Did low taxes drive Texas' population growth?
If you’ve been reading our reporting on Rick Perry’s record in Texas, you’ll know that a large part of the state’s economic success can be attributed to its rapid population growth. Of course, Rick Perry could take credit for that if, as some conservatives suggest, the population grew because of people flocking to the state’s lax regulations and low taxes. In Dallas Fed chair Richard Fisher’s words, “Private sector capital and jobs will go to where taxes and spending and regulatory policy are most conducive to growth.”
To do a limited test of this theory, I plotted each state’s population growth from 2000 to 2009 (encompassing most of Perry’s tenure) against its fiscal year 2006 tax revenue as a percentage of gross state product (GSP), the state-level equivalent of GDP. There’s basically no relationship:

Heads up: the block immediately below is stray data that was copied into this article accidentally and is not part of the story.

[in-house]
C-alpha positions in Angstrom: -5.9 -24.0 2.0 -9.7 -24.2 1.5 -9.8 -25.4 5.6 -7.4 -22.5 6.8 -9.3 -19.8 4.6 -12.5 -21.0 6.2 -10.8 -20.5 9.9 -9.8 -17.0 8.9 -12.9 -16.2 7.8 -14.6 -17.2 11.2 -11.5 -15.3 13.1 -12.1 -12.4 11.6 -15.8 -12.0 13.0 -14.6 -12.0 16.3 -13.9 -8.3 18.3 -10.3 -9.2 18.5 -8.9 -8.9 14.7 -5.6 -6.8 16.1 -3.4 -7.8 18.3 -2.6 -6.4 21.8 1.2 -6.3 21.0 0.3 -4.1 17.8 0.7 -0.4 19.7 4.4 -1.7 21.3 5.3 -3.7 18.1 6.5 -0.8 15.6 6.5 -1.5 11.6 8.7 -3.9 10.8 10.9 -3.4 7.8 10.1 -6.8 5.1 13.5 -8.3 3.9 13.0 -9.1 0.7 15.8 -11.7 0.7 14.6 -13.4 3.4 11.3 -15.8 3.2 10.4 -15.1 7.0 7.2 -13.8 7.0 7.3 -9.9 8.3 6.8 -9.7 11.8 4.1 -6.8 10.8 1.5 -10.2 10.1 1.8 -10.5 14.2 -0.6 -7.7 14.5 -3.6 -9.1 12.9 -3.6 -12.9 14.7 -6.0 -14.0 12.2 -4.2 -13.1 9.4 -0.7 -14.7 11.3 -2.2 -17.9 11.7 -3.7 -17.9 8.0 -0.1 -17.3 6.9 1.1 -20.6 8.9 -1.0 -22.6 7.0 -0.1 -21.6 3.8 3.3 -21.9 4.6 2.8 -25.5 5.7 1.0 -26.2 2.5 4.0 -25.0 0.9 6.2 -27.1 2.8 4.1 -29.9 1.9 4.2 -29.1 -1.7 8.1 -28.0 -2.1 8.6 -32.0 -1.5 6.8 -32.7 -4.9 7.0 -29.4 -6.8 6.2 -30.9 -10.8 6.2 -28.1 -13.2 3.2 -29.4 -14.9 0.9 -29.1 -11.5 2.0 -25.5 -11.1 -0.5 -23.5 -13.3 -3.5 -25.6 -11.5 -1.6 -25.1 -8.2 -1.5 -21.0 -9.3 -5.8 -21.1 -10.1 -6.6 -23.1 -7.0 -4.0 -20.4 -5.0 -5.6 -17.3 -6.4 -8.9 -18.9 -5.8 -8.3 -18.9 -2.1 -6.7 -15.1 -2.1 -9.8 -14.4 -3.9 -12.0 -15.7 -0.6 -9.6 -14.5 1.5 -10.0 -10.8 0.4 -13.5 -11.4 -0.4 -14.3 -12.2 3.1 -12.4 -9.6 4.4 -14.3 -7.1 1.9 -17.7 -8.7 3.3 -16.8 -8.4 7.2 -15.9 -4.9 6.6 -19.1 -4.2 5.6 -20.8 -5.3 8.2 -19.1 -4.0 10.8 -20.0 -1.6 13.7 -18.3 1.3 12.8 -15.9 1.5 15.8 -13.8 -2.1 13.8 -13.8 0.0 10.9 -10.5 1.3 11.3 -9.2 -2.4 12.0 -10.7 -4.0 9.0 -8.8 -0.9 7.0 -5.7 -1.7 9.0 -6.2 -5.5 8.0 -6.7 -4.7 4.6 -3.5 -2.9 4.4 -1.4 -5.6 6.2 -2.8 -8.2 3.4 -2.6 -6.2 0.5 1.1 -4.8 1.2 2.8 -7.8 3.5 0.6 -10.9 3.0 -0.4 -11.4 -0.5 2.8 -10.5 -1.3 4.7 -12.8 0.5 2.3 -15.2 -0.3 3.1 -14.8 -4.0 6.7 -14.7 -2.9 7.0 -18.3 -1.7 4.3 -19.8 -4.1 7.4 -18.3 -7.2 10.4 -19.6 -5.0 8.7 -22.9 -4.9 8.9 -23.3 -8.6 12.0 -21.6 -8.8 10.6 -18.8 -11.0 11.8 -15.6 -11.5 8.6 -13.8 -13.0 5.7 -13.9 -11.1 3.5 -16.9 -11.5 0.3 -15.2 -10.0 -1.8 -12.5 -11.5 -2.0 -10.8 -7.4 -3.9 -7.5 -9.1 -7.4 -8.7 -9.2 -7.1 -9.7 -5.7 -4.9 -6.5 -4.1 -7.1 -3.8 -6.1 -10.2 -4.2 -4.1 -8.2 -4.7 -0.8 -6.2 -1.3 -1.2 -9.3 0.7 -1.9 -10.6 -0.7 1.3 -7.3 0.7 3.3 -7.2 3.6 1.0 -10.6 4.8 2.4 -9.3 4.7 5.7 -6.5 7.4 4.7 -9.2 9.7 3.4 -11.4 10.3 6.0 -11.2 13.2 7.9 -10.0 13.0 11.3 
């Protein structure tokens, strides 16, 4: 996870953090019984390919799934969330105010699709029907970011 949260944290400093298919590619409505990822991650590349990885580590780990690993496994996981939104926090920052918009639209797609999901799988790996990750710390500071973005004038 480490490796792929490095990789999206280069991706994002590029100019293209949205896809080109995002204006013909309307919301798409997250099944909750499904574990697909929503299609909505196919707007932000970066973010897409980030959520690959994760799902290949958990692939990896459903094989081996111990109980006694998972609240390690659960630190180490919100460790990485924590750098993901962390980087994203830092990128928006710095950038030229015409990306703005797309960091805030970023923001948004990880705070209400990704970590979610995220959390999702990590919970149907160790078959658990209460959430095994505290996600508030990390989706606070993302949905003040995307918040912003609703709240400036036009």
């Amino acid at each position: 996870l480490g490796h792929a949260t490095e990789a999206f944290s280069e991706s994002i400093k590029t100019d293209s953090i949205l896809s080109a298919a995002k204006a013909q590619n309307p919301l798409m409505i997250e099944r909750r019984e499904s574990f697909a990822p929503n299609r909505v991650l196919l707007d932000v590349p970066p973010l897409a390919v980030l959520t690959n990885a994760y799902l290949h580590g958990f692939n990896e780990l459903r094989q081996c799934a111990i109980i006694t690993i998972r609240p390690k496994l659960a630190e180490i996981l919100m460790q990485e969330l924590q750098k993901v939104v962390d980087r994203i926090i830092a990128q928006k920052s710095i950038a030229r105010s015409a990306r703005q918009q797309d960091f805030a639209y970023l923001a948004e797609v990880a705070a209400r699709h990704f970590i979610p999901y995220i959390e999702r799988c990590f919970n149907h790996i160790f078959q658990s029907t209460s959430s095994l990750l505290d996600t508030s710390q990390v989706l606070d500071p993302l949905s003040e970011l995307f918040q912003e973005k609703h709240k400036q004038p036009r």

The two are negatively correlated, with a 1 percent increase in the revenue/GSP ratio associated with a 0.7 percent drop in population growth. But the tax burden only explains 6 percent of variation in population growth, so it’s hardly a determining factor. Obviously, this says nothing about whether or not more lax regulations in Texas encouraged population growth, so it could still be that Perry’s policies encouraged people to come the state, spurring its unusual job creation rate. But it doesn’t look like the state’s low taxes did much of the work.